Mayor Charlie Hales says he supports the Bureau of Development Services' decision to issue a stop-work order on a controversial Southeast Division Street apartment complex after a state land-use board revoked the building permit on the project.
"I think the stop-work order was appropriate," Hales told WW on Tuesday. "The right thing to do in this case—sort of the land-use version of the Hippocratic Oath—is do no more harm."
The project, the 37th Street Apartments, already stands four stories high. It has been a flashpoint for outrage from neighbors who say its size and lack of on-site parking are a blight on the street.
The state's Land Use Board of Appeals reversed the city's permit last week on a technicality that had nothing to do with the lack of parking. The board said the building's lack of a residential entrance within five feet of Division Street violated zoning code.
The Bureau of Development Services issued the stop-work order to Beaverton-based developer Dennis Sackhoff on Monday. Sackhoff's construction crew "buttoned up" the site Friday evening, and have not returned this week.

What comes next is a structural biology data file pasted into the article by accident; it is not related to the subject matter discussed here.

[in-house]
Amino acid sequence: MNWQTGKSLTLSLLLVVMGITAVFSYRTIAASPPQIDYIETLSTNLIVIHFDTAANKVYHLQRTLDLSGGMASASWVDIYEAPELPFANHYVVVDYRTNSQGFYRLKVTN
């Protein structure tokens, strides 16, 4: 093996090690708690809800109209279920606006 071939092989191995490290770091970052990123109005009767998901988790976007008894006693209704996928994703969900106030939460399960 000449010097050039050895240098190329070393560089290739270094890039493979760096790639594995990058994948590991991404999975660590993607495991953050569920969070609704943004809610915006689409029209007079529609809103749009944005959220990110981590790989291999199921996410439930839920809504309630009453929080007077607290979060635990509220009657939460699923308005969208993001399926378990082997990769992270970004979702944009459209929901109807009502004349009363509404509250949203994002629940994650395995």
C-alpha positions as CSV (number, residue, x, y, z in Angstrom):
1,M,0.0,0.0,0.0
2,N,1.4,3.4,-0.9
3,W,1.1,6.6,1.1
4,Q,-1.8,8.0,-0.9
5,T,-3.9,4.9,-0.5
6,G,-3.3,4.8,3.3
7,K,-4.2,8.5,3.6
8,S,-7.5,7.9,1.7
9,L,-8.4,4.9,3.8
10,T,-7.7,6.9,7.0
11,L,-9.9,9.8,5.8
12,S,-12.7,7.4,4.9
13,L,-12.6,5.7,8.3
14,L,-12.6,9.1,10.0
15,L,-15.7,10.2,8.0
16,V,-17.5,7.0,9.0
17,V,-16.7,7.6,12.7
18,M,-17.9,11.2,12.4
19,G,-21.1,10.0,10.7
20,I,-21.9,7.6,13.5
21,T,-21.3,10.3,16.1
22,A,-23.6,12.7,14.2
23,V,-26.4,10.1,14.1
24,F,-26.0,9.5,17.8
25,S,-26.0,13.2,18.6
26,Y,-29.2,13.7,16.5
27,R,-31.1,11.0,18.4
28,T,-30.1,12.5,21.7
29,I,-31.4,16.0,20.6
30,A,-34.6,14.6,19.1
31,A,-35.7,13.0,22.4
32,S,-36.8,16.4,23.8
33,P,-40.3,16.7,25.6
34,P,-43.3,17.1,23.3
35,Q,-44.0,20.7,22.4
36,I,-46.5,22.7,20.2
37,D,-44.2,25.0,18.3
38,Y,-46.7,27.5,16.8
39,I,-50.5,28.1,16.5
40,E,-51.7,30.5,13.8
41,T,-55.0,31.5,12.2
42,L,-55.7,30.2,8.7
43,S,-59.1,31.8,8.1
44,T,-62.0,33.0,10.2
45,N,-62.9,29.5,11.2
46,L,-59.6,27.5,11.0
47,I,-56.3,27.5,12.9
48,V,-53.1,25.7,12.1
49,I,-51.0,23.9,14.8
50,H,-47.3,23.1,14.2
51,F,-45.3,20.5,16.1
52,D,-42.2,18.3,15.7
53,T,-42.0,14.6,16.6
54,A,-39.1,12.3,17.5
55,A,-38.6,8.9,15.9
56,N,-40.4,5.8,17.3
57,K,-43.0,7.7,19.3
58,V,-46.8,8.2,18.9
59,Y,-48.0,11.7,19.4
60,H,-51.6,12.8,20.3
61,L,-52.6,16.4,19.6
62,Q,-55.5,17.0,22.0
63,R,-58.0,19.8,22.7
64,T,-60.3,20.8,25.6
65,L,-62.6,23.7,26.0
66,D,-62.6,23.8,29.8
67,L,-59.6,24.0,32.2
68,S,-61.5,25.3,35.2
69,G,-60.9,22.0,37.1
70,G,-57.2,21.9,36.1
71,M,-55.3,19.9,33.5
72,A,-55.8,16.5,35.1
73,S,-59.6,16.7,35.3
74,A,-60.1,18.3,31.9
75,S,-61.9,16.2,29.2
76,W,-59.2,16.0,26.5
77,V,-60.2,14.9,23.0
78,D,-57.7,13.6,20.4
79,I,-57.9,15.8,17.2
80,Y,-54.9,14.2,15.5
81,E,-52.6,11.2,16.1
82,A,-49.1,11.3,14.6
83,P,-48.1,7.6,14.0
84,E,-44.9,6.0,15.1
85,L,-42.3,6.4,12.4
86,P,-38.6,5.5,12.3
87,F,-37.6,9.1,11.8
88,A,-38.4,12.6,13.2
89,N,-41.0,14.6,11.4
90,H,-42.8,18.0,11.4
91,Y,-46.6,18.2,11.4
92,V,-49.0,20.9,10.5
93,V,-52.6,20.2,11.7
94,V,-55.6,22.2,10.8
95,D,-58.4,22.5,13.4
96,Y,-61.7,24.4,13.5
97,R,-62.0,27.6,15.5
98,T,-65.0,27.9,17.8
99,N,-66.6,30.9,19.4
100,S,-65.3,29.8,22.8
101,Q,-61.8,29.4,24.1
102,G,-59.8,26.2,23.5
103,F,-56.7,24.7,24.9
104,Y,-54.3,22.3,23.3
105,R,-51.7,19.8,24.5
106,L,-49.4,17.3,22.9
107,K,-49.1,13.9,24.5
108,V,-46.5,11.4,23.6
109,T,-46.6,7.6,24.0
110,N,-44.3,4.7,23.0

Hales, who campaigned for mayor on halting big apartments with no on-site parking, says the city needs a pause to figure out the next step.
"It's pretty rare for a LUBA decision to come along after a project is under construction, and in effect pull the rug out from under that construction," Hales says.
"Anyone is welcome to predict whether there is a version of this project that ultimately passes muster at LUBA, and they get their permit restored and finish it," Hales continues, "or whether the project is totally voided, and there's the problem of a half-built project that has to go away. We don't know which of those scenarios we're in yet. So the right thing to do for the moment is stop making it any worse."
The neighborhood activists fighting the project have noticed one sign that construction won't resume soon. On Monday, contractors removed the portable toilets from the building site.